One of Tesla’s most notorious short-sellers has Netflix stock in his sights.
Greenlight Capital’s David Einhorn is bearish on Netflix (NASDAQ:NFLX), boasting that the streaming giant’s “open-ended growth story” is coming to an end . He warns that the stock is about to suffer a reckoning.
But after already suffering a brutal loss during Tesla’s (NASDAQ:TSLA) historic short squeeze, the hedge fund manager may only be setting himself up for more embarrassment.
Here are three reasons why Greenlight will regret that Netflix short.
Einhorn argues stiff competition in the streaming war will constrain Netflix’s growth prospects. But if its recent earnings report (PDF) is anything to go by, growth may slow a bit – but the credits won’t roll anytime soon.
Even after the entry of Disney+ and Apple TV+ in Q4, Netflix still managed single-digit revenue and subscriber growth in the U.S. Internationally, the number of subscribers expanded 9% quarter-on-quarter.
Altogether, Netflix added 8.8 million subscribers year-over-year – a rise of 20% – against Wall Street estimates of 7.9 million.
Foreign markets remain Netflix’s best bets for expansion, but it has wiggle room to grow domestically. Its cheapest plan costs $8.99 per month, while Disney+ and Apple TV+ cost $6.99 and $4.99, respectively.
Investors wouldn’t like it, but plunging into a price war could help Netflix expand its market share.
Einhorn further claims that Netflix’s original content lacks “staying power.” He says Netflix’s in-house library can’t offset the exodus of binge-friendly shows like The Office and Friends, which are heading to NBCUniversal’s Peacock and WarnerMedia’s HBO Max services, respectively.
The loss of The Office and Friends will deal a blow to Netflix. But if subscribers leave, they’ll miss out on the platform’s burgeoning library of exclusives, which includes must-see shows like Stranger Things, Ozark, Money Heist, Narcos, The Crown, and The Witcher.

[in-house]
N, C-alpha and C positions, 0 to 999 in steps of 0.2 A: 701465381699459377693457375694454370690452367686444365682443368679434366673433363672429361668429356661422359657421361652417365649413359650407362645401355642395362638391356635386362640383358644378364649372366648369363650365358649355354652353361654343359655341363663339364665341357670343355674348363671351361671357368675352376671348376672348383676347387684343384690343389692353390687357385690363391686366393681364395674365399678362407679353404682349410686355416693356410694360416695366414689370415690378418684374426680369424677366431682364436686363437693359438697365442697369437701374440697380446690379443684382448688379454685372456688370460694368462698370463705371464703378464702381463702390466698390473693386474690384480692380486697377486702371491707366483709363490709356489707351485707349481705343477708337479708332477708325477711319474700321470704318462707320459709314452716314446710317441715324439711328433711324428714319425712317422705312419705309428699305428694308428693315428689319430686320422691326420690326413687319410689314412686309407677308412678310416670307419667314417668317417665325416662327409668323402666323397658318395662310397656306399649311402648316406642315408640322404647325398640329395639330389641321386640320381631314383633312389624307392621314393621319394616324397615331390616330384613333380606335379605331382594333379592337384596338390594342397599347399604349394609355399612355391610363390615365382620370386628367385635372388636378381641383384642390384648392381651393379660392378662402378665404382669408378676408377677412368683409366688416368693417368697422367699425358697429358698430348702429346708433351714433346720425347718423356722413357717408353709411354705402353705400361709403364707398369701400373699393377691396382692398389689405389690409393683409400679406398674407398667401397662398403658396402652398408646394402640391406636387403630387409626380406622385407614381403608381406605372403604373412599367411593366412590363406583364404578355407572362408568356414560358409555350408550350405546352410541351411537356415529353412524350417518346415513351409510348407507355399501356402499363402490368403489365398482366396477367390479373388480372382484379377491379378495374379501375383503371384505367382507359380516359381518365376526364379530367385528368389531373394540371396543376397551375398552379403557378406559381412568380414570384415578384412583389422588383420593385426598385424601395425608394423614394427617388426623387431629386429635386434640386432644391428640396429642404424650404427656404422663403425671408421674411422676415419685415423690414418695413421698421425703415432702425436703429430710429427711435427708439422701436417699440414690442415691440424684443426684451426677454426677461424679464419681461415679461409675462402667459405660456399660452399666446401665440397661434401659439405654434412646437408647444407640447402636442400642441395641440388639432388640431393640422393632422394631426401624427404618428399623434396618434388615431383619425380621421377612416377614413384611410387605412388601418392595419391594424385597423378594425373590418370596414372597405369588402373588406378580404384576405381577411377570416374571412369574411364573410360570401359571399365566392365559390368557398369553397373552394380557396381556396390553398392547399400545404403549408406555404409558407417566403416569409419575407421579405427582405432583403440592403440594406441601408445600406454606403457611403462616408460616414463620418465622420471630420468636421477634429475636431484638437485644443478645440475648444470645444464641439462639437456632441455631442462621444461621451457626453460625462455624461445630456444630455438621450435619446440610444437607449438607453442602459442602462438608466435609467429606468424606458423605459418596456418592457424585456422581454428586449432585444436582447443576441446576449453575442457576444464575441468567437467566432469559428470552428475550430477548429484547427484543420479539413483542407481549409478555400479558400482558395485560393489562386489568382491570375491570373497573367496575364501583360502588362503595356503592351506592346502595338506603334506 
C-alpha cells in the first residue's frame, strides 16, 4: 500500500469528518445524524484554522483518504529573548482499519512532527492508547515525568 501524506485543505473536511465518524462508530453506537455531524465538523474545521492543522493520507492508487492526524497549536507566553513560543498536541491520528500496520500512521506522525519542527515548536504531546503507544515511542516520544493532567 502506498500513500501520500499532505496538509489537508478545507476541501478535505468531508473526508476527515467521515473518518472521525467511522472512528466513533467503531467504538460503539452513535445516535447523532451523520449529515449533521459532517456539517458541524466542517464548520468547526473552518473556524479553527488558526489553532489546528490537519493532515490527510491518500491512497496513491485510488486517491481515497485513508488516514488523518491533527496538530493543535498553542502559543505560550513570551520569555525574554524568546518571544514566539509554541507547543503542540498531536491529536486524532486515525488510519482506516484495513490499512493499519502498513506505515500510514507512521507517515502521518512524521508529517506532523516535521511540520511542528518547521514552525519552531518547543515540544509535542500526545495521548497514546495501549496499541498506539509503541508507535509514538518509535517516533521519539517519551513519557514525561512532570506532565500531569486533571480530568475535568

The Witcher, for instance, is on the verge of becoming the “biggest season one TV series ever,” with 76 million households streaming the show during its first four weeks after its release.
Netflix bears often point to the company’s debt load problem to justify their apocalyptic forecasts.
But based on the latest earnings report, the streaming firm’s free cash flow in FY2020 is expected to improve to -$2.5 billion from -$3.3 billion in FY2019.
If this trend continues, Netflix will be on the path to funding new content organically. From the company’s shareholder letter:
With our FCF (free cash flow) profile improving, this means that over time we’ll be less reliant on public markets and will be able to fund more of our investment needs organically through our growing operating profits.
This is not the time for Netflix to rest on its laurels. Its rivals are either flush with cash (Apple), a rich content library (NBCUniversal), or both (Disney).
The company must secure sustained future growth, which will prove most difficult in the lucrative domestic market.
But unfortunately for NFLX bears like David Einhorn and Greenlight Capital, the $140 billion tech giant is up to the challenge.